[Ger-Poland-Volhynia] What citizenship does Bürger imply?

Frank Schultz frankinclt at hotmail.com
Sun Sep 25 17:39:13 PDT 2016

Hello Dana,

"Bürger" is actually an old medieval term and referred to people who lived in a stronghold, a "Burg". Nowadays the term means basically being a citizen. In the context you mentioned my guess would be that it means men who lived in a town since country people would have their profession listed. I do not believe that it will help with identifying where somebody came from.
That said, I hope to see some of the other responses.

From: Ger-Poland-Volhynia <ger-poland-volhynia-bounces at sggee.org> on behalf of Dana Parker <parker.dana at sbcglobal.net>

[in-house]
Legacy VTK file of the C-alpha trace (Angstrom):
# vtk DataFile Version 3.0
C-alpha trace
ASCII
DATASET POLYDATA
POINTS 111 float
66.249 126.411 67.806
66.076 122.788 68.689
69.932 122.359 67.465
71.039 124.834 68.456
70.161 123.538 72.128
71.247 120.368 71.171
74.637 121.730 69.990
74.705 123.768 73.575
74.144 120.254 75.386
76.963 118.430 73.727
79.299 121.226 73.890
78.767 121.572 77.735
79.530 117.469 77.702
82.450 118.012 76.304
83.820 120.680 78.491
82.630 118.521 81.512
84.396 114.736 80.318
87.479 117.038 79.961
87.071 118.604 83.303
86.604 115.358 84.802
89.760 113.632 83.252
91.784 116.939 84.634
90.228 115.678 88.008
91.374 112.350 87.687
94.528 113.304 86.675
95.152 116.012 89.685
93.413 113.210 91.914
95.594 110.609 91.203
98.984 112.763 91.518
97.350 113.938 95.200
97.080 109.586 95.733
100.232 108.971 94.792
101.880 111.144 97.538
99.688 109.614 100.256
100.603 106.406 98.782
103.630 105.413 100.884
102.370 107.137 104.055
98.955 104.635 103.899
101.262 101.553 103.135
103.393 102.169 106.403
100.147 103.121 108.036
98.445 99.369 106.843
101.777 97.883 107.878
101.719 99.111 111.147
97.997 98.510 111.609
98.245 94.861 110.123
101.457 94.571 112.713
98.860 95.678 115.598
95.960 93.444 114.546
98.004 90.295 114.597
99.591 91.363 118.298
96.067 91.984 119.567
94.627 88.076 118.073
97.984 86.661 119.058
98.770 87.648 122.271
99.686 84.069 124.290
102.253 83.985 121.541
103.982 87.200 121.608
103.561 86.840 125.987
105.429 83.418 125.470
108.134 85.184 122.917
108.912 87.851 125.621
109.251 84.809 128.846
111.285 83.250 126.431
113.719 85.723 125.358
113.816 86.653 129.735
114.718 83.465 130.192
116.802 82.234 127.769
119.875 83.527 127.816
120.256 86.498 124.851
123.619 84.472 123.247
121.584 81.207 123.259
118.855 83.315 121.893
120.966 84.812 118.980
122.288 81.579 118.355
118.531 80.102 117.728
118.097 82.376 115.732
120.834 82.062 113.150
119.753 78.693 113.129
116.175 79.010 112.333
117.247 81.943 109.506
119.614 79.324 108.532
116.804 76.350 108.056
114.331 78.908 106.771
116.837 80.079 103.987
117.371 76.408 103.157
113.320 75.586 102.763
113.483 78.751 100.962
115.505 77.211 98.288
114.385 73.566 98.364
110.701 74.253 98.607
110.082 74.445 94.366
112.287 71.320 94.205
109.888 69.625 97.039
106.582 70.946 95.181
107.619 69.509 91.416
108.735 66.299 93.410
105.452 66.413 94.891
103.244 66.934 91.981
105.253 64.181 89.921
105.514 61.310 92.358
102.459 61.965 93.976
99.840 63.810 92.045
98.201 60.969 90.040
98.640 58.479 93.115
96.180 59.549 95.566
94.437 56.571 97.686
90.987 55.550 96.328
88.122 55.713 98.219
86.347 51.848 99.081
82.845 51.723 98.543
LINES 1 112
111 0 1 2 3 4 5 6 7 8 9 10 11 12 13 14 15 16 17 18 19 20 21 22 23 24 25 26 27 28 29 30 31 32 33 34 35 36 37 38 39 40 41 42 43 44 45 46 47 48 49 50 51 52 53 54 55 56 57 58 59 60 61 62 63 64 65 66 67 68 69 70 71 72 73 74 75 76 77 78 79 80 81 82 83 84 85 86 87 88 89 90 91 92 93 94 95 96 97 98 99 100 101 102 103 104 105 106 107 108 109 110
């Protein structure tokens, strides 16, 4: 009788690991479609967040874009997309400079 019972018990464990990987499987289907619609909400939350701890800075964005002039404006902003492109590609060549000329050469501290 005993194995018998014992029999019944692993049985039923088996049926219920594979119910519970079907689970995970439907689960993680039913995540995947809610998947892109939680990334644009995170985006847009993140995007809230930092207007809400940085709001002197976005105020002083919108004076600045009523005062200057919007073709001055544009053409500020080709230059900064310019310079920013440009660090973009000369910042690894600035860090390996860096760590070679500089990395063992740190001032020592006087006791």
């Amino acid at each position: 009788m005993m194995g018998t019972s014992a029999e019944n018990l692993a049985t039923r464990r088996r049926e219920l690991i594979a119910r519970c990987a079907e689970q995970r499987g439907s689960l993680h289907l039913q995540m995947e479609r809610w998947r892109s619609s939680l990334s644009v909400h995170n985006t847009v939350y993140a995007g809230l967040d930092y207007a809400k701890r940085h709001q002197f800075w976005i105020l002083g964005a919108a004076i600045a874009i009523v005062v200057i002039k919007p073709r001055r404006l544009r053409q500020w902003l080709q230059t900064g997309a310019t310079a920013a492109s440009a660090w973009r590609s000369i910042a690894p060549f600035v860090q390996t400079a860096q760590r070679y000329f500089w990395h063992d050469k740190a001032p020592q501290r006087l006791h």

Sent: Sunday, September 25, 2016 6:08:03 PM
To: ger-poland-volhynia at sggee.org
Subject: [Ger-Poland-Volhynia] What citizenship does Bürger imply?


Before any of the Partitions of Poland, Lutheran records from Zduny, Krotoszyn refer to some, but not all, of the men as Bürger.

What does Bürger mean in this context?   Town citizen, without regard to nationality?   Prussian citizen living in Poland?   Courtesy title?  Does it imply where someone came from?

Kind regards,
Dana Parker

Dana Parker
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Ger-Poland-Volhynia at sggee.org

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